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Vintage One – Featuring Raptor 10 and 18 – July 29, 2010

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Vintage One – Featuring Raptor 10 and 18 – July 29, 2010

August 4, 2010

Osprey has a very impressive line of packs and they are very well made.  I love the nice touches like the zipper pulls that can easily be used with gloves, the killer Hydraform reservoir set-up, the Lid Lock helmet holder and the sleek overall feel to the pack when worn.  I think some of the organization of tools, etc, needs to be re-thought a bit along with the silly hip belt pouches that allow things to fall out too easily.  But, overall the line of Raptors from the Six (liter) to the Eighteen (liter) offer a wide choice of sizes and all of them are really good packs.




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SierraDescents.com – Featuring Osprey Exos 34 & 46 – July 2010

August 4, 2010

Osprey isn’t joking when it calls its Exos-series packs ‘superlight’—these overnight-capable packs come with a stiff and robust frame yet weigh about the same as most frameless daypacks.

The 46-liter Exos weighs a remarkable two pounds, five ounces. Does that sound too heavy? My stripped-down Exos 34 weighs one pound fifteen point five ounces, lid and frame included. In either the 34 or 46 liter versions, the Exos feel supernaturally light. If you can lift one of these lightweight marvels in the store and not end up bringing it home, you’ve got more self control than I do.


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Outside Online – The Best Summer Hydration Packs – Featuring Raptor 6 – July 7, 2010

July 27, 2010

Osprey Raptor 6: The Osprey Raptor 6 just looks badass, and let’s admit it, that’s half the fun. Streamlined, and more durable than the rest of the systems I tested, the Raptor 6 boasts a clever magnetic clip to keep the 180-degree bite valve in place, as well as sleeves for bike tools and room for a shell. While I found the Raptor 6 a bit sturdy for trail running, it was perfect for hiking and tearing up the singletrack on a mountain bike. Brownie Points: I left the Raptor 6 in a hot car for 24 hours and was surprised to find the two-liter reservoir had kept my water as ice cold as when I had filled it.


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Gear.com – Osprey Kode 22 Pack Review – July 13, 2010

July 23, 2010

know the summer heat is upon us and backcountry skiing is probably only on Crystal Wrights’ agenda, but the Osprey Kode 22 pack is a stout hybrid that should be on your gear-dar (gear radar). I’ve been switching back and forth between the Manta 25 and the Kode 22 and have really enjoyed comparing the two packs these last 6 months.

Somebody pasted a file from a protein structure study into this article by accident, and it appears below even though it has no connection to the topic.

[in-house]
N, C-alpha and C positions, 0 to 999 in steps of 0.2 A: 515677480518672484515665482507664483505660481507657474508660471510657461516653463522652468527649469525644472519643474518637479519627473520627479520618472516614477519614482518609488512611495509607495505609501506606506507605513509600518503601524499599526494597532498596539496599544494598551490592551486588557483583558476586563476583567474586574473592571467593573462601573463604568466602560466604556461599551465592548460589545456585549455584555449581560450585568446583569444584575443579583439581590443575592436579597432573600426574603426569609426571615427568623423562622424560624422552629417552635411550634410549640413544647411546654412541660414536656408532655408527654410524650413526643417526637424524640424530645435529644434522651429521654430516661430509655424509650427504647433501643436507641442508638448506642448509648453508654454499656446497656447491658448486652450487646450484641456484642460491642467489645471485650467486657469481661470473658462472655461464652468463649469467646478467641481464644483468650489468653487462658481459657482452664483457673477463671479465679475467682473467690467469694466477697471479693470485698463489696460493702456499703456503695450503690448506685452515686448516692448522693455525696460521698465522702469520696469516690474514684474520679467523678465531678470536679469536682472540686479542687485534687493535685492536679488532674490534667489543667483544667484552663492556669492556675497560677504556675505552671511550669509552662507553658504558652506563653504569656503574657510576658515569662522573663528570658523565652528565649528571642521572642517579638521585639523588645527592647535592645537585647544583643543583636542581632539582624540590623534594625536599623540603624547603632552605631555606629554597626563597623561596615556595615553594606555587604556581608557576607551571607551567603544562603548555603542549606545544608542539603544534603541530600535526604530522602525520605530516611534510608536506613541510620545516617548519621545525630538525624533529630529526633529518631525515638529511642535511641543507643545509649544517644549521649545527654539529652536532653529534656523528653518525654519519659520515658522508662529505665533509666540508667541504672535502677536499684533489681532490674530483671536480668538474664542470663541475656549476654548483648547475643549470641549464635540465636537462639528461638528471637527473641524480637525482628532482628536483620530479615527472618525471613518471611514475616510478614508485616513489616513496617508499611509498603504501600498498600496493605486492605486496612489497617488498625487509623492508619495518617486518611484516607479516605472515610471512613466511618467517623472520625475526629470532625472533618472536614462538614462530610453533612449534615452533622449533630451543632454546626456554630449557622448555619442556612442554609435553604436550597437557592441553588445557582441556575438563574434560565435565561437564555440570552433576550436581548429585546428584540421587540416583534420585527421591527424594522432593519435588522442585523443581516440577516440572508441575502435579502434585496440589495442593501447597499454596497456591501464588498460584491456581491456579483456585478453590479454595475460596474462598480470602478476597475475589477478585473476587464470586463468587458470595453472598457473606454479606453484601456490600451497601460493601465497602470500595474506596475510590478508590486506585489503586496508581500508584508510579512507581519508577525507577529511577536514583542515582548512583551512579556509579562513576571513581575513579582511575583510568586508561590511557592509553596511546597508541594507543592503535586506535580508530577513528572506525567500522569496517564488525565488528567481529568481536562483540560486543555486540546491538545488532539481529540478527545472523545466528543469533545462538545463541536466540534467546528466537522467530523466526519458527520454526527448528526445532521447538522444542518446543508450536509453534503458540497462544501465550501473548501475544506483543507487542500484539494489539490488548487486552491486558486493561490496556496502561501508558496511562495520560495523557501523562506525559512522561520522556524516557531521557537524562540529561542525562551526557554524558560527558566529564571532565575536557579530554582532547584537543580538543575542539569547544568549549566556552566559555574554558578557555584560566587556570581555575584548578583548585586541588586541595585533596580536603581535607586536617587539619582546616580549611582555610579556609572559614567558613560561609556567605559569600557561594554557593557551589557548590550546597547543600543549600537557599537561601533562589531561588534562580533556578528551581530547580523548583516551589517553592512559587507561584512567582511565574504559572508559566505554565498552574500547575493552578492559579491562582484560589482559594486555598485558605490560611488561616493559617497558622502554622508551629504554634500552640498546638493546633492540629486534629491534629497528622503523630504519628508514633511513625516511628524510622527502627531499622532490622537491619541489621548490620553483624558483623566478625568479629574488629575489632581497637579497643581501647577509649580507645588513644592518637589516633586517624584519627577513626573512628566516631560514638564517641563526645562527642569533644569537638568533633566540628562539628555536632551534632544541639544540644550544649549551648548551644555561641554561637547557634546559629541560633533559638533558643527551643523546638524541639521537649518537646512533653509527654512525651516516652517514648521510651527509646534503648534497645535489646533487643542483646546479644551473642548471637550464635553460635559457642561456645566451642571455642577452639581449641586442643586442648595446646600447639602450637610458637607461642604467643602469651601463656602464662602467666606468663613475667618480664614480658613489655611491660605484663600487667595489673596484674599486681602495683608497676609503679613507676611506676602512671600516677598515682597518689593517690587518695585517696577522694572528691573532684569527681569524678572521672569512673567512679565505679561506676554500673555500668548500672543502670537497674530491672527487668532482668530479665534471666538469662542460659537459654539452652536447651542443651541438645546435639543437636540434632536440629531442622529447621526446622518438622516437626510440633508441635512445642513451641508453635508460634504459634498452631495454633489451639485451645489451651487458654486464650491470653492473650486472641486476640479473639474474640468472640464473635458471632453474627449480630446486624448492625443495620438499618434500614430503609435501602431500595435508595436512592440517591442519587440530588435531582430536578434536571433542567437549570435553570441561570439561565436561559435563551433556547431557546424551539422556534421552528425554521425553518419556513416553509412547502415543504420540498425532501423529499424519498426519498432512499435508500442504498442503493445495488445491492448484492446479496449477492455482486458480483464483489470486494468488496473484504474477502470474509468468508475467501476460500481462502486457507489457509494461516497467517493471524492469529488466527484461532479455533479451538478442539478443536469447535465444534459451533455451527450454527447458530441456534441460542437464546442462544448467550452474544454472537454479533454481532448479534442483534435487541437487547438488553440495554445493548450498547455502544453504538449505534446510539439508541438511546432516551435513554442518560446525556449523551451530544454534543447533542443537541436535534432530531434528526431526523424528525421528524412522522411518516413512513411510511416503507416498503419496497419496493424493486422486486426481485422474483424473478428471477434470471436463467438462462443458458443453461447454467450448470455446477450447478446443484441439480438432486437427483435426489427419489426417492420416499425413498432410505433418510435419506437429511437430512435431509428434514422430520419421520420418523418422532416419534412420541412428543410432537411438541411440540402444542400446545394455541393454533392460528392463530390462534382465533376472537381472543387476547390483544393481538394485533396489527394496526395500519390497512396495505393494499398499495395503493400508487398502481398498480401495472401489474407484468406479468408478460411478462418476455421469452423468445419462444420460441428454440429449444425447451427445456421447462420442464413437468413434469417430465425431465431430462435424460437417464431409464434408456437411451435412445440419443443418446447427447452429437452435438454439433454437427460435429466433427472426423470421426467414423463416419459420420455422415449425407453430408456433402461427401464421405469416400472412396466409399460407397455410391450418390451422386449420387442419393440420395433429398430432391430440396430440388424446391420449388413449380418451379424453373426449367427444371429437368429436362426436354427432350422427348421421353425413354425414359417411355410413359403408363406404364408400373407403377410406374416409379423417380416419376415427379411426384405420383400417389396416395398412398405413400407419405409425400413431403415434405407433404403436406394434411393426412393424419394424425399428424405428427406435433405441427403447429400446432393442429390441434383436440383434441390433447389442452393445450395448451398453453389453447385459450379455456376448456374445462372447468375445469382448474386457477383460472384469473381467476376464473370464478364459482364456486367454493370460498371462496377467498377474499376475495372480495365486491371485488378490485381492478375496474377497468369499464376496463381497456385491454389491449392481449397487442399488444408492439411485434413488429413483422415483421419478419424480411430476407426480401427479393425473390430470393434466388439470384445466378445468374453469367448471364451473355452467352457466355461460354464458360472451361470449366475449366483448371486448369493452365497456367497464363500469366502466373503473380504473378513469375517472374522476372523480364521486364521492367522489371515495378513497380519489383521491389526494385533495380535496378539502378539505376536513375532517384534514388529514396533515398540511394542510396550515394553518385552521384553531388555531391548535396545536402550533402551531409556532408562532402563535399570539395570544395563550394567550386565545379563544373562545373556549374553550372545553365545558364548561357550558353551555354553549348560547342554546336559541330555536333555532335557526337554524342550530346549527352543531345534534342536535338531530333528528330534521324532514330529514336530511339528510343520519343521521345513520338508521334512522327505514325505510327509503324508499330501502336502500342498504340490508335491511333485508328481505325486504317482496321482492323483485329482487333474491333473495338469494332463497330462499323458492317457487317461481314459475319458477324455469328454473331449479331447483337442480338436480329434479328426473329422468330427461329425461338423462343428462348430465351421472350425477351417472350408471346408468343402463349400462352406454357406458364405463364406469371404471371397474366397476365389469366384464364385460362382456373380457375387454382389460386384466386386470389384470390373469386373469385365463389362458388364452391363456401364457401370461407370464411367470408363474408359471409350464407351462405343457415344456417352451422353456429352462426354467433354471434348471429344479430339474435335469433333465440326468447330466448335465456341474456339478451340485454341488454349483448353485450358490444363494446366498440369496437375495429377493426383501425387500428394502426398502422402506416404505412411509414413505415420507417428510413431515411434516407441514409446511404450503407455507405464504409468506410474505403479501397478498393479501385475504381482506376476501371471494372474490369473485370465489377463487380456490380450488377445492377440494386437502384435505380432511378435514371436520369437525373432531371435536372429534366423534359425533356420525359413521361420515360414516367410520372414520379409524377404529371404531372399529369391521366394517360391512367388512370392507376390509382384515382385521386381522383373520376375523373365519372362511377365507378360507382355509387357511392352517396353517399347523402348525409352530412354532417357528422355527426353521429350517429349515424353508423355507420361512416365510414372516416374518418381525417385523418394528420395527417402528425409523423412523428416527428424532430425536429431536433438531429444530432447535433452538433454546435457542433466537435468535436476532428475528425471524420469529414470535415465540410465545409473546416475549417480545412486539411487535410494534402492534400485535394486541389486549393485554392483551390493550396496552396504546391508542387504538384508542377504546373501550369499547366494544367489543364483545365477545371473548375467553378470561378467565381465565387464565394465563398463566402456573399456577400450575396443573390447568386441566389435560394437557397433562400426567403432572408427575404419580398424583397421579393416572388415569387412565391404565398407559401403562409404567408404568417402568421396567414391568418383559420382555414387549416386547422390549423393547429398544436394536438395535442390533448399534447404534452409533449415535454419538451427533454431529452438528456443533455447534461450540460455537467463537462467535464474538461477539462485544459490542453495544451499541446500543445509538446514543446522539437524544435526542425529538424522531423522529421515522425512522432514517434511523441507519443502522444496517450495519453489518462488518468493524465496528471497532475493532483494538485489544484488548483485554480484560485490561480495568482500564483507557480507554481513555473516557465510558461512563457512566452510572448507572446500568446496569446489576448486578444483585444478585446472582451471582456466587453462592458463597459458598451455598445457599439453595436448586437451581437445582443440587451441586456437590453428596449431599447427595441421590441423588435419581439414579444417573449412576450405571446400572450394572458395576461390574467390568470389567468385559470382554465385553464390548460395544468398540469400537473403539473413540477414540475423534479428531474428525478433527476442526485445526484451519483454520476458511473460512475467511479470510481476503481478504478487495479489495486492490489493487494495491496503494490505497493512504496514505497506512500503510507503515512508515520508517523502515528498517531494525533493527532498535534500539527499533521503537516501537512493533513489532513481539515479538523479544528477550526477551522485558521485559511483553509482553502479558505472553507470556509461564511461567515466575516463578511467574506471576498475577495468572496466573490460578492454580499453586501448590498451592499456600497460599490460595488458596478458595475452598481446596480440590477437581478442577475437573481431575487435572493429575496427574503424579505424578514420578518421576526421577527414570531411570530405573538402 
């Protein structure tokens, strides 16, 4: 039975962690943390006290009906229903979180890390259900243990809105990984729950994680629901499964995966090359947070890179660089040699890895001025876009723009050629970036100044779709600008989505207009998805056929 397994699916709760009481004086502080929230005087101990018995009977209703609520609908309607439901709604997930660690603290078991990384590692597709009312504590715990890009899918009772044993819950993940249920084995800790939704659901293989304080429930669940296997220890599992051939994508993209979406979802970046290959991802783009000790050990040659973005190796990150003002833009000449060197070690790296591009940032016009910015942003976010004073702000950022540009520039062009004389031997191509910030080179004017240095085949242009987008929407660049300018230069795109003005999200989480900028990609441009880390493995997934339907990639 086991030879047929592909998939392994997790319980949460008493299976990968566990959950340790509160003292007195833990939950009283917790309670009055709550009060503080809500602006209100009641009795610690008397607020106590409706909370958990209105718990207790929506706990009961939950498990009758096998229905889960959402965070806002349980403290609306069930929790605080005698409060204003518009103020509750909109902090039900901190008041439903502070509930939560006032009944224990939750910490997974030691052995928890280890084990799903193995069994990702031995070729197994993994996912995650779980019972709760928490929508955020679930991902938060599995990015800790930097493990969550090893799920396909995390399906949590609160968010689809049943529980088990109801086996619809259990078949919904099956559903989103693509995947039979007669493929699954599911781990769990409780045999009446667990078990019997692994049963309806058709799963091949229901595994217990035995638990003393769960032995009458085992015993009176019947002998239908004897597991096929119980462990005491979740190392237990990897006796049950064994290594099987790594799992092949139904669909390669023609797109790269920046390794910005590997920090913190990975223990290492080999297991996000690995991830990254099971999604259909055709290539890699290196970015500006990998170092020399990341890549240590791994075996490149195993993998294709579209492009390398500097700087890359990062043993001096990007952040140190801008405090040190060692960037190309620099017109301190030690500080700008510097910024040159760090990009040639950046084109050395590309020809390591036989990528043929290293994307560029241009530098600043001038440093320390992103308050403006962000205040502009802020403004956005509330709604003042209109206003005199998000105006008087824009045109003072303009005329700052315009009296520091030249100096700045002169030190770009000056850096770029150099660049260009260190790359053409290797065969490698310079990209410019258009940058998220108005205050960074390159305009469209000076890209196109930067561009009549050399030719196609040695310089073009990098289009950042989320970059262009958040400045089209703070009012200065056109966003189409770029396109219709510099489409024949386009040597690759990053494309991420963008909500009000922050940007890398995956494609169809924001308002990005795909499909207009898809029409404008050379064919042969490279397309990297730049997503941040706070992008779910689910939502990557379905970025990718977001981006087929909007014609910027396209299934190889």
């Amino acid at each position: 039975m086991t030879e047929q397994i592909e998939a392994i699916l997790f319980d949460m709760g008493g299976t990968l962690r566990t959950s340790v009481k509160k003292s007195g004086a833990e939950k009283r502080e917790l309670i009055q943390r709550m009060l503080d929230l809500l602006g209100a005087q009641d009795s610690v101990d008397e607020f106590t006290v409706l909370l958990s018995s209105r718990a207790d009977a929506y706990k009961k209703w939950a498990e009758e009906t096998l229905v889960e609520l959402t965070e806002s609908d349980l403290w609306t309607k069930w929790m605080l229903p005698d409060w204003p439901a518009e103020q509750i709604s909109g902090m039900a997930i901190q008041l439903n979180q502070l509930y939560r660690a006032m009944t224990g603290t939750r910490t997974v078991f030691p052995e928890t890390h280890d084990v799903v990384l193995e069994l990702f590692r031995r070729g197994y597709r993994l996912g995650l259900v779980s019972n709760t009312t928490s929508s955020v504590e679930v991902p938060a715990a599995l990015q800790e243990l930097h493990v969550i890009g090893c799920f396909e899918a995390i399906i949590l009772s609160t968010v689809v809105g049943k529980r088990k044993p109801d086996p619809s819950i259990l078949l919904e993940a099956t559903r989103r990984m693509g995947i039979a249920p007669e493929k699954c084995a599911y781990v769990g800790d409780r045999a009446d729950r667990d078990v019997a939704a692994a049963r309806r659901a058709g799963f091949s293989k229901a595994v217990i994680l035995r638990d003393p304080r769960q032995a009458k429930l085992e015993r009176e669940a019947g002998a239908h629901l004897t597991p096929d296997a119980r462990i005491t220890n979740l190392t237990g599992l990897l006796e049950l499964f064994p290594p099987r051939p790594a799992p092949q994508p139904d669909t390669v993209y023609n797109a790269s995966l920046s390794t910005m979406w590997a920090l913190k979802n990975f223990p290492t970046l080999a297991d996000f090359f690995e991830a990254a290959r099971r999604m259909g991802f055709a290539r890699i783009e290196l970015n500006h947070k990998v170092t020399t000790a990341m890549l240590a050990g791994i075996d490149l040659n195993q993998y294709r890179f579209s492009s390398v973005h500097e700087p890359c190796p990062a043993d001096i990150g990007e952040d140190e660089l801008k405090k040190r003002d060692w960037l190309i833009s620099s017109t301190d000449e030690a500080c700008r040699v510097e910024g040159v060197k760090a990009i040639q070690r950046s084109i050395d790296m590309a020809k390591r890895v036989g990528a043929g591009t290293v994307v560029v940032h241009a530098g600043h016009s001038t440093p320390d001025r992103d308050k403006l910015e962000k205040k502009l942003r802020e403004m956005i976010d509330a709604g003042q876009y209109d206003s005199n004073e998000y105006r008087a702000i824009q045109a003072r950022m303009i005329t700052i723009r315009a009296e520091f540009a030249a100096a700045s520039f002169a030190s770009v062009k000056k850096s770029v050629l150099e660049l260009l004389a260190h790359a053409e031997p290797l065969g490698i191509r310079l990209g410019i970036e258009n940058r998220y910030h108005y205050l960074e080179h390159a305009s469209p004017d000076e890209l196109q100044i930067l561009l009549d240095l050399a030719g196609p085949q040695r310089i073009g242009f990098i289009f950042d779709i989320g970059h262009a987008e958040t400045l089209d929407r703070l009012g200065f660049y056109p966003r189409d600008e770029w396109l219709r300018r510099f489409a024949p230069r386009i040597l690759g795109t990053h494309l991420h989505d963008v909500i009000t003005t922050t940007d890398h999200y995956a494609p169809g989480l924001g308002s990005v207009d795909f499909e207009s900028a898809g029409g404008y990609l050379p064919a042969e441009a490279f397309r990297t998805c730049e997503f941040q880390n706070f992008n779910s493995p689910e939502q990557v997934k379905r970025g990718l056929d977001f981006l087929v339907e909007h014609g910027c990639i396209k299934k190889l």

The Osprey Kode 22 is a winter skiing domination pack. The Manta 25 is a bike/hike hydration pack. I’m matching these kids up in the same article because they are made by my favorite pack company and a lot more similar than you would think.

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SierraDescents.com – Featuring Osprey Exos 34 & 46

July 23, 2010

Osprey isn’t joking when it calls its Exos-series packs ‘superlight’—these overnight-capable packs come with a stiff and robust frame yet weigh about the same as most frameless daypacks.

The 46-liter Exos weighs a remarkable two pounds, five ounces. Does that sound too heavy? My stripped-down Exos 34 weighs one pound fifteen point five ounces, lid and frame included. In either the 34 or 46 liter versions, the Exos feel supernaturally light. If you can lift one of these lightweight marvels in the store and not end up bringing it home, you’ve got more self control than I do.


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Outsideonline.com – The Gear Guy – Featuring The Osprey Stratos 24 – June 16, 2010

July 8, 2010

Q: I’m searching for a great multi-purpose backpack for graduate school. I’d like to use it while biking to carry my laptop, books, and some dog accessories. In addition, I’d love to be able to throw a bladder in there along with some hiking gear. Any suggestions for me as to what route to go for a super sweet new pack?

A: … On the more backpack-y side of things, there is the Osprey Stratos 24 ($99). Same size as the REI pack, but a little less streamlined as it’s mean to be carried while walking. But you can use it on a bike. It’ll take a hydration bladder, it carries great, and its design gives you easy access to the stuff you need.

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